Or if not higher priced picks, lower priced young studs. Most teams have at least one or two. That's why a team like the Royals or D-Rays could actually score some runs in a few years.

Chris, I'm not sure what you're saying. An all-rookie team?

What you're basicaly suggesting is the Kansas City Royals but a bit better. Aging players who are decent but not enough to make the playoffs. I understand you wouldn't make a lineup out of these guys, but most of the teams that are looking for budget picks will probably be looking for youth, and most of the teams who aren't rebuilding will probably want the better players on the market.

These picks are basically for teams with payrolls around about $60M.

For an all free agent line-up I would take it.

Yes, but with a twist. Go through the draft and select the players that (in your estimation) would be the best available to make an immediate impact (2007 anyway), round-by-round. So if Longoria is your pick @ 3B in the 1st round, you need to take the best available of some other position in round 2 (say, Jason Taylor as your SS) and put together a team that way. Would be interesting to see how your picks pan out :)

Wilson is posting pretty crappy numbers with the Yankees so far... though his versitility and power is definatly a plus.

Delluci probably will get a raise this year.

You can probably add Trot Nixon as a potential bargin. Injury history and declining power will drop his price. His OBP is rising though, so he's still a strong middle of the order hitter.

Though I wouldn't be suprised if he stays, especially with talks about trading Coco and possibly sending David Murphy to Florida in exchange for a young pitcher.

Oh and I agree with curveball, but in the end it would entirely depend on the pitching staff.

At the beginning of the year on Athletics Nation, we did something similar, only we made a full team of free agents using the average MLB payroll for a cap. I threw out the Marlins payroll and came up with $79,433,632.00 as the average. Here's my team for 2007 at that price:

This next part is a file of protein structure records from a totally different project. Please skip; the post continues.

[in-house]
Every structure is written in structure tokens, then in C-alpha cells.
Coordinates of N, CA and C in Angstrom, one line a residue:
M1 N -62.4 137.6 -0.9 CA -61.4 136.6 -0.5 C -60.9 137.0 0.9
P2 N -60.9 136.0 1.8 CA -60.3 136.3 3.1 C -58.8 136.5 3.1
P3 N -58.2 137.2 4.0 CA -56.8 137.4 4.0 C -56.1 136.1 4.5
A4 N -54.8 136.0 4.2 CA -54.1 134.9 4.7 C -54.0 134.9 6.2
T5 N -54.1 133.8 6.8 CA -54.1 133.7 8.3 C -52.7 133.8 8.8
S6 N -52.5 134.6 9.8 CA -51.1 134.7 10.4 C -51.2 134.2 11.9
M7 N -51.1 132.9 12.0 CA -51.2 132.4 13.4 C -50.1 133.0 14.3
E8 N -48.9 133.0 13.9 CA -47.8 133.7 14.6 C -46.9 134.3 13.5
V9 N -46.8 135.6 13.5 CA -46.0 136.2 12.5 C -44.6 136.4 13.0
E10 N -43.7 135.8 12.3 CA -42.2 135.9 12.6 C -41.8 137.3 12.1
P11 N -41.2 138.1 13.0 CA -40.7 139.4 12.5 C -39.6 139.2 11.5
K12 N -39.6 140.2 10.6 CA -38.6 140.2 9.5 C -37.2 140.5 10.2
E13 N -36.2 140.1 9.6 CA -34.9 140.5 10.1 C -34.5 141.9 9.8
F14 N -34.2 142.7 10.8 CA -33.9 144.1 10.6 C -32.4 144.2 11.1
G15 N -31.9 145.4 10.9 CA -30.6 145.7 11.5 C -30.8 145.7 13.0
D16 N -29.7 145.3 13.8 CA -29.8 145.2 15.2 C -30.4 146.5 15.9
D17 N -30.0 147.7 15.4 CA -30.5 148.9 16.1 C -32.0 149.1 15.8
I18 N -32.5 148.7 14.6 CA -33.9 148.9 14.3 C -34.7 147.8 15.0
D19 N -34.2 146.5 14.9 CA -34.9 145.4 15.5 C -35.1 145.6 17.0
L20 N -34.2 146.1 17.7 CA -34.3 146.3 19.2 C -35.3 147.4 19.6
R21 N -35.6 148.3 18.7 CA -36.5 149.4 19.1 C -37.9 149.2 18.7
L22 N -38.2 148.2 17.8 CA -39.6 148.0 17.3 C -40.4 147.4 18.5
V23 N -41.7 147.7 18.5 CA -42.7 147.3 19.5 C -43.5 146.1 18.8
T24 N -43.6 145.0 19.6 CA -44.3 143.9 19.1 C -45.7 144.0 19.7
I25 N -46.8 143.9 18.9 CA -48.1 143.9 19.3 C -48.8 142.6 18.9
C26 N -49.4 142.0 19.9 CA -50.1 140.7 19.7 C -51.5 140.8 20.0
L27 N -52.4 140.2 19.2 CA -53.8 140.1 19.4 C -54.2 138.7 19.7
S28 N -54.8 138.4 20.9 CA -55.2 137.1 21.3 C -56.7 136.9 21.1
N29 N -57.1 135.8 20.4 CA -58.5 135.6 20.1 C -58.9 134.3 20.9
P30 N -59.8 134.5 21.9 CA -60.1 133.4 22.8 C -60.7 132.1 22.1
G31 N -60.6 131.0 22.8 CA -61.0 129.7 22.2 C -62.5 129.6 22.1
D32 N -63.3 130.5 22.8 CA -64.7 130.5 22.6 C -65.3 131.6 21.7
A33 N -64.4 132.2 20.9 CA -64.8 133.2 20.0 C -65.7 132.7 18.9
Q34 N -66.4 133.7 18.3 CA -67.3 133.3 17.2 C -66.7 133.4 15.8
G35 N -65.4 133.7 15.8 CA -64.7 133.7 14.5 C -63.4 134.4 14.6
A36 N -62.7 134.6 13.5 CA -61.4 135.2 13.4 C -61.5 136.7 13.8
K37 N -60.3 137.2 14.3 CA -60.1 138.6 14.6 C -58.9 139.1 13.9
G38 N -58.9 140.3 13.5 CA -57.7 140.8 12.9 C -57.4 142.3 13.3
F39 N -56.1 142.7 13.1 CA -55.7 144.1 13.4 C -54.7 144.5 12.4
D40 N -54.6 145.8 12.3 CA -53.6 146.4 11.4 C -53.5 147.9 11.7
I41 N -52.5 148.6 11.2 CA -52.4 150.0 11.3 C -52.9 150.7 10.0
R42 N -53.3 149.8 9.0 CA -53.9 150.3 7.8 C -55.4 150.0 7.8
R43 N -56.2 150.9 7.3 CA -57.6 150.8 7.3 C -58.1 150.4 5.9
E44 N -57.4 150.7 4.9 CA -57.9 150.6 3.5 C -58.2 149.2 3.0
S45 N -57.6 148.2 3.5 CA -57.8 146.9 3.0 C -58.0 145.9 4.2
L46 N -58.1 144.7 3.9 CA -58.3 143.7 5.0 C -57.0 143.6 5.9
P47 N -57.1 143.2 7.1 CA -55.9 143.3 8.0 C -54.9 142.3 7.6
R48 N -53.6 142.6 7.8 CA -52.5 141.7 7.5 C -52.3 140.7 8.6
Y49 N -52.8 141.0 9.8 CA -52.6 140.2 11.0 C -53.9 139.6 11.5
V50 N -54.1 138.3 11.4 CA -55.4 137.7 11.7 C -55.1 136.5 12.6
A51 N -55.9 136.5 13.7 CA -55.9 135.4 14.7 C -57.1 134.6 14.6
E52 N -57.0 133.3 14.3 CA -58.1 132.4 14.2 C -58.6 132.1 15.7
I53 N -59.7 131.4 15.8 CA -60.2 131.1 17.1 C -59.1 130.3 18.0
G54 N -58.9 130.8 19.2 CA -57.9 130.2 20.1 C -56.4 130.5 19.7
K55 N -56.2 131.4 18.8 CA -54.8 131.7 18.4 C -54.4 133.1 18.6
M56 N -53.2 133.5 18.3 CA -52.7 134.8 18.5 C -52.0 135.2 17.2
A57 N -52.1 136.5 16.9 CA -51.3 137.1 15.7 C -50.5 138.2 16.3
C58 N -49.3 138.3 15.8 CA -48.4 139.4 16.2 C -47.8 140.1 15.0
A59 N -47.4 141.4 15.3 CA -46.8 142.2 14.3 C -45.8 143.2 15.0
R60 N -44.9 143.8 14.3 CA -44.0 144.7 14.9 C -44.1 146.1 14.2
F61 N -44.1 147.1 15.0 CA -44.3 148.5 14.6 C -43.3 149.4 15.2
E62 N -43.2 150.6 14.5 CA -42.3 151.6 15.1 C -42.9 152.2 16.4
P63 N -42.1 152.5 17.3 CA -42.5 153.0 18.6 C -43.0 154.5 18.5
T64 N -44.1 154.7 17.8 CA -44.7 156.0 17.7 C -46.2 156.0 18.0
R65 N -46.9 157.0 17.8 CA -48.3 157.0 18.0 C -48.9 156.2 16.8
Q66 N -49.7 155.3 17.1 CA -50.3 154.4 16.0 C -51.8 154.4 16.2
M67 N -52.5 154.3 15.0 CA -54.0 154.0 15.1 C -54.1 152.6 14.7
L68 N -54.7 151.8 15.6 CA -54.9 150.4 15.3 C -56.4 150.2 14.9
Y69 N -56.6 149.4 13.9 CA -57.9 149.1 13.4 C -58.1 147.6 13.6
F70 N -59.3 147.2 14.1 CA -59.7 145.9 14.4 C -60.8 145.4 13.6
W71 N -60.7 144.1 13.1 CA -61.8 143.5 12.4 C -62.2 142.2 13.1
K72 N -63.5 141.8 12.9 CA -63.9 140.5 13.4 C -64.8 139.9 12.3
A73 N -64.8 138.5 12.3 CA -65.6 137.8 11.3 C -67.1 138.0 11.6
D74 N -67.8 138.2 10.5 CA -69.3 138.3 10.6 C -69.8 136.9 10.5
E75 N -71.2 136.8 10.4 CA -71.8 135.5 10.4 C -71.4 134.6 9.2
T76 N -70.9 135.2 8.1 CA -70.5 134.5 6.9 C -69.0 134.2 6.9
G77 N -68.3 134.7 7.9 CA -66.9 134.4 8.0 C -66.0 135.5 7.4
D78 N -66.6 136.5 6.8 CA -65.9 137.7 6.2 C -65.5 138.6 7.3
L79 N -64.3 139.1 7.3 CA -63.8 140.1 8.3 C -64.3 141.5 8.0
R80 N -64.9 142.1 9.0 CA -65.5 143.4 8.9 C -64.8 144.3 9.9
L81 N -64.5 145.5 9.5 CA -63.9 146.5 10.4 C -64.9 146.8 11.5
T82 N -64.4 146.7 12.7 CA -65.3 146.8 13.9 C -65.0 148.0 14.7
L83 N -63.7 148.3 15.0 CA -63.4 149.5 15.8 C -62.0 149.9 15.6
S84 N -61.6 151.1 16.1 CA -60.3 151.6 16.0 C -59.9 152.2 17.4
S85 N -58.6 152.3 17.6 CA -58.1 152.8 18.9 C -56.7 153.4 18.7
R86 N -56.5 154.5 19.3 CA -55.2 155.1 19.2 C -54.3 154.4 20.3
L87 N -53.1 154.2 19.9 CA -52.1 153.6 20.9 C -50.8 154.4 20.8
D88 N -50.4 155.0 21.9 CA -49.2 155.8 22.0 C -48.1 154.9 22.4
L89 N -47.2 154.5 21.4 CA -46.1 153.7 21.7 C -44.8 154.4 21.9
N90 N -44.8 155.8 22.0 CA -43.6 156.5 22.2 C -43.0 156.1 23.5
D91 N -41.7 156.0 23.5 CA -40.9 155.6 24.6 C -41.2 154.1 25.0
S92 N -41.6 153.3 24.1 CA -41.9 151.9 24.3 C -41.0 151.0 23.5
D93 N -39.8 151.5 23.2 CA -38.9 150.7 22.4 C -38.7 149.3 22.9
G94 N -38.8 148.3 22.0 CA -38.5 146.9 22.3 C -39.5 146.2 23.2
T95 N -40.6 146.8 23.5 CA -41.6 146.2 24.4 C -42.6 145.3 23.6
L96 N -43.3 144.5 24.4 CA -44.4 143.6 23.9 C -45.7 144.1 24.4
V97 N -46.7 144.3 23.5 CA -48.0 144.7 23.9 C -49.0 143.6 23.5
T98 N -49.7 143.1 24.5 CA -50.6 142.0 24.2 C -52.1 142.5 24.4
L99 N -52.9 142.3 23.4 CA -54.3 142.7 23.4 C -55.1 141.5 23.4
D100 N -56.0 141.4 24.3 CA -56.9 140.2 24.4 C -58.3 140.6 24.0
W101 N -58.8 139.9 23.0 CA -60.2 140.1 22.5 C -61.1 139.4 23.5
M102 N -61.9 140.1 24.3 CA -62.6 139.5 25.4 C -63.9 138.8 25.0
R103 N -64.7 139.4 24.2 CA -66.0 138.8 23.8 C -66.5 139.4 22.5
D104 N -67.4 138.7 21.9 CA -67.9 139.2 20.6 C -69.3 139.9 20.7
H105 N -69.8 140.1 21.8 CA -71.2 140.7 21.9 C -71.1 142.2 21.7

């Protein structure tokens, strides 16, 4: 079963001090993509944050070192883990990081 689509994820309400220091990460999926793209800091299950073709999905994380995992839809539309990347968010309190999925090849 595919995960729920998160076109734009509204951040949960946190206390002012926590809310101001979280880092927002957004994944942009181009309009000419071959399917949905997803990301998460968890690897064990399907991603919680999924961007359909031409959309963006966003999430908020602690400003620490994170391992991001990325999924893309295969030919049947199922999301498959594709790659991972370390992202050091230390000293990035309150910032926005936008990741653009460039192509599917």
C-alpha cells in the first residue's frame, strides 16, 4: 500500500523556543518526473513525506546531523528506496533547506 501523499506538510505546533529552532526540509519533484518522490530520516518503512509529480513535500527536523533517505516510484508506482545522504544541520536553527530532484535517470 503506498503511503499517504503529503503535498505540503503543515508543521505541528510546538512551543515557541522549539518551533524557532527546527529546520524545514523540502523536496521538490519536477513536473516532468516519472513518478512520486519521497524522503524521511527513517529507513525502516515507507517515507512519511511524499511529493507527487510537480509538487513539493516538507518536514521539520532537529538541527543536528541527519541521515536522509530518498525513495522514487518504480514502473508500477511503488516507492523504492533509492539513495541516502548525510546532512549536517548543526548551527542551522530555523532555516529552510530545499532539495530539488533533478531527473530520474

CF Dave Roberts $4 million
LF Frank Catalanotto/Eric Byrnes platoon $6 million
3B Aramis Ramirez $14 million
RF David Dellucci $3 million
1B Craig Wilson $3 million
2B Mark DeRosa $3 million
C Greg Zaun $1 million
SS Craig Counsell $3 million


C Adam Melhuse $1 million
OF Jeff Conine $1.5 million
IN Alex Cora $1 million
UT Geoff Blum $1 million


Randy Wolf $6 million
Gil Meche $7 million
Jeff Weaver $6 million
Woddy Williams $4 million
Kip Wells $4 million


Joe Borowski $3 million
Roberto Hernandez $2 million
David Weathers $1.5 million
Aaron Fultz $1 million
Alan Embree $1 million
Pedro Astacio $1 million
Tanyon Sturtze $1 million

Plenty of versatility in the field, with Wilson, DeRosa, Counsell, Blum, Conine, Cora, and Melhuse all capable of playing 2-3 positions. Total payroll of $79 million.

The pitching staff is terrible though. Vicente Padilla is going to be one of the best signings this year, IMO.

I wouldn't say the staff is terrible. I put this together as an NL team in a pitchers park. Wolf is already showing he's regained his form after surgery, Meche is coming into his own and a switch to the NL would be huge for him, Weaver can't be as bad as he was this year, Wells could be a #3 guy if healthy all year, and Williams is another veteran arm.

The pen is solid with a good to very good closer in Borowski, two solid setup guys in Hernandez and Weathers, two very effective LHP if used as LOOGYS, and two average long relief/spot starters.

Is anyone going to win a Cy Young on this team? Not very likely, although I think Wolf and Meche will both be very good next year. It's a league average to slightly better than average staff, in the right environment as I worked from.